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Listen to “The Catholic Vision of Carl Schmitt” on SoundCloud

If you missed my talk on Carl Schmitt last month in New York, the audio is now available below and at SoundCloud.  It’s part of “Art of the the Beautiful” lecture series hosted by the Catholic Artists Society.

The talk explores Schmitt’s vision connecting the Catholic tradition to the seven fine arts and to the life of the artist himself.  As a young man, Schmitt saw what he had to do to realize this vision: a struggle for what he called the mystical virtues of purity, poverty, and humility, corresponding to the lyric, epic, and dramatic stages of his artistic development.  The fruit of this journey was a clear vision of things seen in the masterworks of his maturity.

You can follow the close discussion of some of Schmitt finest works by downloading the images here.

CSF Creative Director Andrew de Sa discusses Carl Schmitt in two new podcasts

CSF Creative Director Andrew de Sa sketches in the National Gallery of Art in Washington, DC.

Our new Creative Director Andrew de Sa talks about Carl Schmitt and the upcoming Symposium on October 27 in interviews with CatholicCulture.org and the Arlington Catholic Herald.

The Symposium, hosted by the Carl Schmitt Foundation and the Catholic Diocese of Arlington, will bring together leading artists and intellectuals to talk about the role and vocation of the Catholic artist today.  It will draw on the insights of Carl Schmitt to help “demystify the creative process.”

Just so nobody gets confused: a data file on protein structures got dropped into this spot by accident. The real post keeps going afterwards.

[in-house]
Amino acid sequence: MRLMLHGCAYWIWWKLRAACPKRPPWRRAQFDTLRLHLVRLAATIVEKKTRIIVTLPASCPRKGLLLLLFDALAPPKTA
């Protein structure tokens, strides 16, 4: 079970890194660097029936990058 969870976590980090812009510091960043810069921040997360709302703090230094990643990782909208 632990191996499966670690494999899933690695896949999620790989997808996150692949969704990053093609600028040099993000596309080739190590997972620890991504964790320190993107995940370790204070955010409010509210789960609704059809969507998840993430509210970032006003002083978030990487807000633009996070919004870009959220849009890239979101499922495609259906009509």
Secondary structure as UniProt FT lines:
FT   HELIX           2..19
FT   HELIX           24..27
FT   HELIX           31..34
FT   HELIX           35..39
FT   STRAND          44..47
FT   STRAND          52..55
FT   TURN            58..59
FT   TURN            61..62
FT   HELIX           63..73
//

For more information and to register for the Symposium, click here.

Defining the Role of the Catholic Artist Today

Symposium on the Catholic Artist Today coming up October 27

Defining the Role of the Catholic Artist Today

The Carl Schmitt Foundation and the Catholic Diocese of Arlington, Virginia, are pleased to bring together some of today’s leading Catholic artists to explore what is means to be a Catholic artist in today’s society.  The life and legacy of Carl Schmitt, along with the insights of our panelists, will help us see what the lived-out vocation of an artist really looks like.  This is a rare opportunity to get a glimpse into the craft of professional artists, each of whom will be bringing an original work they have created to explain their creative process.

The event will take place on October 27, 2018, from 7-10 pm at Our Lady of Hope Catholic Church, Sterling, Virginia (map); it is free and open to the public.  Click here to register and for more information.

Come early to view the retrospective exhibit Carl Schmitt: A Portrait before it goes on view at the Arts Club of Washington next month.

Can’t make it?  The event will be streamed live at carlschmitt.org/live.

Gertrude Catherine Schmitt, 1932-2018

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Gertrude Catherine Schmitt passed away peacefully at the home of her niece just past midnight on Wednesday, September 26, 2018.  Gertrude was born August 24, 1932, in Norwalk Hospital, the tenth child and only daughter of artist Carl Schmitt and his wife Gertrude.  Hers was the only birth recorded in her Father’s extensive journals, which after nine boys, struck the artist as a humorous turn of events.  “With the arrival of a daughter!  The world is a desert of petty literalness.  One should contribute some tragedy, some romance, and some heroism, but best of all, some comic relief.”